Fetish for February

The real barrier breaking pictorial for February, however, was one called My Funny Valentine. Penthouse had had a (comparatively) few girl/girl pictorials before but this month they published their first fetish photographs. Dressed up in leather and vinyl the girls were depicted by photographer Stan Malinowski indulging in light bondage and whipping each other.

Stan Malinowski in 1976

Malinowski attended the Design School of the Illinois Institute of Technology and had been a photographer for fifteen years when he shot these pictures. Starting as an advertising photographer he first shot for Playboy before being taken on by Bob Guccione. Apart from Penthouse he worked on Guccione's short-lived (1973-1980) Viva magazine, an erotic magazine aimed at women, where one of his colleagues was Anna Wintour who got her first job as fashion editor there in 1976. Wintour later went on to be the formidable editor of Vogue and the inspiration for the character in the novel The Devil Wear's Prada (2003) written by one of her former assistants, Lauren Weisberger. Ironically, Malinowski's work in Penthouse attracted the attention of the art director of Vogue and since then he has been a major fashion photographer, especially for Harper’s Bazaar.

This pictorial, in the days when this sort of fetish was very underground and not displayed as a matter of course by female pop stars, caused some controversy in the press. Letters to the magazine, however, were universally appreciative (and Penthouse did, as we have seen, publich critical letters at this point) and asked for more.
Penthouse answered one of these letters to the UK edition by pointing out that readers wanting their own fetish gear should proceed to the shop called Sex in the King's Road in London which was, of course, run by Sex Pistols manager Malcom McLaren and fashion designer Vivienne Westwood. Whether these letters were real, of course, is not known but, in fact, Penthouse did not immediately return to the bondage theme, although later in the year we would see another pictorial involving fantasy fetish, rather than everyday clothing; a theme that did continue in the magazine from then on.

February's Oui saw them start to really become the racier magazine in the Playboy stable.  Whilst Playboy was covering up its covergirls breasts Oui continued top get theirs to still display themselves.

That month's centrefold girl Anne-Marie Challen had several faux masturbation shots which hadn't been very common at all in Oui up until that point.


Her centrefold too, was as revealing as anything by Penthouse up to that point and more revealing than anything Playboy had done.

Where Oui had always been at the forefront of what could be shown on a newsstand magazine, however, was in its couples pictorials which were notably racier than either Playboy's or Penthouses'. February's offering entitled, rather unimaginatively, Dennis and Phyllis make love, featured the young lady indulging in some implied fellatio.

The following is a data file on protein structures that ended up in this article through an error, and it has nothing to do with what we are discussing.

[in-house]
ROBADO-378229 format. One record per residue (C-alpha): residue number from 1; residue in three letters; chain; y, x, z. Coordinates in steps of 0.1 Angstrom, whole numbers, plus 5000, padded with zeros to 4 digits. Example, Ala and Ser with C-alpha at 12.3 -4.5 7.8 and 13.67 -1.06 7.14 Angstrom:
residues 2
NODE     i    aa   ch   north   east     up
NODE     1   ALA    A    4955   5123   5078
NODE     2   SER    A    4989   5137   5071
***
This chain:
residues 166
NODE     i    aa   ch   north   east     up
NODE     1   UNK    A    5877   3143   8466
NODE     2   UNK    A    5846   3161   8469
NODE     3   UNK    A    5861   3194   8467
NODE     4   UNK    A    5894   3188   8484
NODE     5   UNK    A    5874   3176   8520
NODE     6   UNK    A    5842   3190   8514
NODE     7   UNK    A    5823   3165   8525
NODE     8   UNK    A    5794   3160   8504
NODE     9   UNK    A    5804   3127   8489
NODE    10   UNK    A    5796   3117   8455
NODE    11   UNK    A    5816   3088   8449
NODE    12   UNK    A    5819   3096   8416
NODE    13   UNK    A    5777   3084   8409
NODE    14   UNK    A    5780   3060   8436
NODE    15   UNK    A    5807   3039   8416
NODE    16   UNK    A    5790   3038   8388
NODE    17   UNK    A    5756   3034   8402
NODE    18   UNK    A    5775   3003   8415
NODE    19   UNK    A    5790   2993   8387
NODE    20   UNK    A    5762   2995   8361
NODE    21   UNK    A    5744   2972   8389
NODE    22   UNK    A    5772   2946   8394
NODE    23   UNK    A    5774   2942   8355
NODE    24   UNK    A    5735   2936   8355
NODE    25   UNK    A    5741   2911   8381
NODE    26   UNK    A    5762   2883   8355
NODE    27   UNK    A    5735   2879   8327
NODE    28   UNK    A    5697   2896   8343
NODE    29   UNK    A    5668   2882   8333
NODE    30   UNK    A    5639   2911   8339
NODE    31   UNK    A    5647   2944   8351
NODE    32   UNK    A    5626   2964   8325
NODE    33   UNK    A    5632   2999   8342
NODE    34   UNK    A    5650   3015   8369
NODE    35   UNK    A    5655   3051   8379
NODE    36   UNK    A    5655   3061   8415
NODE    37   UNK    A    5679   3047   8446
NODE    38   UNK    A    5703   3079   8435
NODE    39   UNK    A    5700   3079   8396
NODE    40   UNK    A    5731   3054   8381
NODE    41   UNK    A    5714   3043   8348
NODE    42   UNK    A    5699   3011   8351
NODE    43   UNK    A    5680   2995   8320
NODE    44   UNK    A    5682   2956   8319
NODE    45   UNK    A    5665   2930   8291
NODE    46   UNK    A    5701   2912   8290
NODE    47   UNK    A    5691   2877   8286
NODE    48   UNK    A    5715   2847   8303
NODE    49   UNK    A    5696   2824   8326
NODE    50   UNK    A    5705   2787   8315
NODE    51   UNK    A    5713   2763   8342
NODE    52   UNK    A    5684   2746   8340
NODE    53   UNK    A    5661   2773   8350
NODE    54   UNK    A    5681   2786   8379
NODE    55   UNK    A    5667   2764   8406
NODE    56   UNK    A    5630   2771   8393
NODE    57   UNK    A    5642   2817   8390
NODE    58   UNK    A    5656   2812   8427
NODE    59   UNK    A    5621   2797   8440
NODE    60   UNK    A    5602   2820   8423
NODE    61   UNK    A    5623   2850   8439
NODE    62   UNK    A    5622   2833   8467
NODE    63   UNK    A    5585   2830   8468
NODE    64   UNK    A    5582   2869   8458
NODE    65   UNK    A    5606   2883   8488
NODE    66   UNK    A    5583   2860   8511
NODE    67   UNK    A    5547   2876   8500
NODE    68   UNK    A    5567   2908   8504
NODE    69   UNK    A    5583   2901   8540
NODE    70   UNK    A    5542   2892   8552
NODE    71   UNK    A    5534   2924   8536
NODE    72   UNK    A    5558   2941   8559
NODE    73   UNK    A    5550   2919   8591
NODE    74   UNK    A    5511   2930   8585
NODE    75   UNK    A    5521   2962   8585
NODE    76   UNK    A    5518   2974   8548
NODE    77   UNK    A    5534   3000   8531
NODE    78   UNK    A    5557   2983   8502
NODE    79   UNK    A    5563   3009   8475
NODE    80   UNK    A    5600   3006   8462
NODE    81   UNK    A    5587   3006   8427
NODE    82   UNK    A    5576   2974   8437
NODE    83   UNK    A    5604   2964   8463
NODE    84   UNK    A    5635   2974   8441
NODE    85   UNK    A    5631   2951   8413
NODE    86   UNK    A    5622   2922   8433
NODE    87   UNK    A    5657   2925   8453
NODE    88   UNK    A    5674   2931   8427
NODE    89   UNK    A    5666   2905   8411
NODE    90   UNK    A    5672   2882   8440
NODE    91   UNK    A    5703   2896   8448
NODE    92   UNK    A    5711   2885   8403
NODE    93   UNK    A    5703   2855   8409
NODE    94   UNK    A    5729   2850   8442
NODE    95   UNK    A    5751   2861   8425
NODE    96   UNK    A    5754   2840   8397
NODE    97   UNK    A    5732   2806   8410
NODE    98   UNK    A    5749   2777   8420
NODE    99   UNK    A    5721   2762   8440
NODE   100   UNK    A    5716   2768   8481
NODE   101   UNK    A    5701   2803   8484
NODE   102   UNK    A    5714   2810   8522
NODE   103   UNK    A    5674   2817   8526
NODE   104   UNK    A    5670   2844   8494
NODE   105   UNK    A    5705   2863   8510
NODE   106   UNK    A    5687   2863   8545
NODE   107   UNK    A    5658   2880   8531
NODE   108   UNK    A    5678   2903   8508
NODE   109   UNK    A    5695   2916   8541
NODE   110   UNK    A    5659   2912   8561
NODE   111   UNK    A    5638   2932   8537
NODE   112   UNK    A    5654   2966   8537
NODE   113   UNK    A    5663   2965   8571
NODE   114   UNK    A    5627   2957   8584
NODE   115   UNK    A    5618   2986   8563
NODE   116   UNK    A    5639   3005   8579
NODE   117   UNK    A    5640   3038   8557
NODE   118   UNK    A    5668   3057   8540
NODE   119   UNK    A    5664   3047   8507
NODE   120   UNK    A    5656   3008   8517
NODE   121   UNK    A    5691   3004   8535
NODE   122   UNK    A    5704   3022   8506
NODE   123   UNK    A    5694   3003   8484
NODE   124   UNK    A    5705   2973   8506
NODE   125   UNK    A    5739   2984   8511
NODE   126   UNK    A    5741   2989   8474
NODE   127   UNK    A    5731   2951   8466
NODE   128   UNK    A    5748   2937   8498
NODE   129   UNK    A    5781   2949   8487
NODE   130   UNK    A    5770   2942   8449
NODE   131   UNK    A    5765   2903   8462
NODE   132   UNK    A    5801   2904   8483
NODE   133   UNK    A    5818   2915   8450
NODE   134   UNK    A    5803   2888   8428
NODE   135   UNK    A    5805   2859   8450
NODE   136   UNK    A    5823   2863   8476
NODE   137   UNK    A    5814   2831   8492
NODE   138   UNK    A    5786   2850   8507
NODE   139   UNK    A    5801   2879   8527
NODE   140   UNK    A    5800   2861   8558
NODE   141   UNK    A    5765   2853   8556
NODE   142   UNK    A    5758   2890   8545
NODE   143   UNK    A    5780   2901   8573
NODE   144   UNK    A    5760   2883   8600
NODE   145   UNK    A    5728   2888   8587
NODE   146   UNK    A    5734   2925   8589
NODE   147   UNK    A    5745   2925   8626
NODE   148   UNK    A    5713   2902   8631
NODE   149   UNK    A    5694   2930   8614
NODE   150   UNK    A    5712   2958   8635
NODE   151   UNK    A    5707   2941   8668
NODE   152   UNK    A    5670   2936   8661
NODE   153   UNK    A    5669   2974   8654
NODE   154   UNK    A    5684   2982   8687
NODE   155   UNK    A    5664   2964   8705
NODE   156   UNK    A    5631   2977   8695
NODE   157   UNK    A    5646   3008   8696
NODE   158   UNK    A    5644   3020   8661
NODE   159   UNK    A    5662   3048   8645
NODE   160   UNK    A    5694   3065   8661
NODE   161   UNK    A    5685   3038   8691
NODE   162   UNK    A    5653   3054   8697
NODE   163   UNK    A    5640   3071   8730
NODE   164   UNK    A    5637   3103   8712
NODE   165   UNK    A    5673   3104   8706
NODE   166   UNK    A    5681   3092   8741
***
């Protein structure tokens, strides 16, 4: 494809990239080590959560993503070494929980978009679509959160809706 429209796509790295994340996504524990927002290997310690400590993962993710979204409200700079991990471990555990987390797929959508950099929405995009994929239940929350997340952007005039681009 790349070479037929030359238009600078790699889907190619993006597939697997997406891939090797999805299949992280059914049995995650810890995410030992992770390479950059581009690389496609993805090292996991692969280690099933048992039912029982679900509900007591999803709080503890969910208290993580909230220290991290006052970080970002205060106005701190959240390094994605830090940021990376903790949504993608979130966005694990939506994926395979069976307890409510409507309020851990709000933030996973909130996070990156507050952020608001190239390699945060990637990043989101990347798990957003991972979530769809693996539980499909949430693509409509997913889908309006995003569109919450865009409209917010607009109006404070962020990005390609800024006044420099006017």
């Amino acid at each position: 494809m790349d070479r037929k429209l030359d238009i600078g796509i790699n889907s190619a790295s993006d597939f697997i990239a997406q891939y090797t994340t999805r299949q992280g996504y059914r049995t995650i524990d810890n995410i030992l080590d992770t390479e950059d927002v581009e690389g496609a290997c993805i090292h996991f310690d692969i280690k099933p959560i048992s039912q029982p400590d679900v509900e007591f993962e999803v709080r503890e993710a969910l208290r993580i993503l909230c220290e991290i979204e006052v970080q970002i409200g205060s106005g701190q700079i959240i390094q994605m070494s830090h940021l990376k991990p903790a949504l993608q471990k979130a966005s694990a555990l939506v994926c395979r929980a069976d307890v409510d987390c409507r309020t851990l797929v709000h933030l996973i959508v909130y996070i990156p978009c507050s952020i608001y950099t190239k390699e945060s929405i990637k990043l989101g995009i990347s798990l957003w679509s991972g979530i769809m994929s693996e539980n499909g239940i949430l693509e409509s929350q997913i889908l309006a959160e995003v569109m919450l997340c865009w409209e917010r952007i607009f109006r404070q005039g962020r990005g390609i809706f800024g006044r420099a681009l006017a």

Phyliss takes the measure of Dennis in Oui

The really radical shot in the pictorial is the one where Phyliss gets to grips with her companion's member in a way that even Penthouse hadn't done in such clarity. Playboy had never showed the man's penis in its entirity in any of their boy/girl sets and then only partially once in their Three in Love pictorial in February 1975.  Oui wouldn't be so explicit again, in one of its couples sets, for years.

Over at Paul Raymond's Club the February issue saw a girl/girl pictorial, called Betroughed in the US magazine, imported from the January issue of Men Only in the UK.  Photgraphed by Fred Enke it was called The Last Straw in Men Only.

This anus revealing, bottom kissing picture, however, was one which didn't appear in the original UK pictorial.  Club in the US often usied slightly stronger pictures than appeared in Men Only in the UK

Molly shows off

Up until this point Club had not had its girls revealing as much as Penthouse or Hustler.  This changed (as it did in Paul Raymond's UK parent magazines) as 1975 became 1976.  The new approach is demonstrated by Club's February centrefold girl, Molly.

March's Playboy featured their cover girl, April 1975 Playmate, Victoria Cunninham, in a sexy but not explicit photo shoot where she manages to be photographed with a whole fire engine's worth of equipment between her legs. An axe, a jack, a hose and, inevitably, a fireman's pole all mean that her bits are thankfully (for the advertisers) obscured.

Indeed, in this shot (below) her visible labia (which can be seen in this, the original image) were blacked out, as had been the practice at all of the magazines three years previously.

Peek-a-boo...but not in the magazine

This pictorial was probably shot before Playboy decided to back off in the labia wars, however.   This may also explain some of the shots of that month's Playmate, Ann Pennington.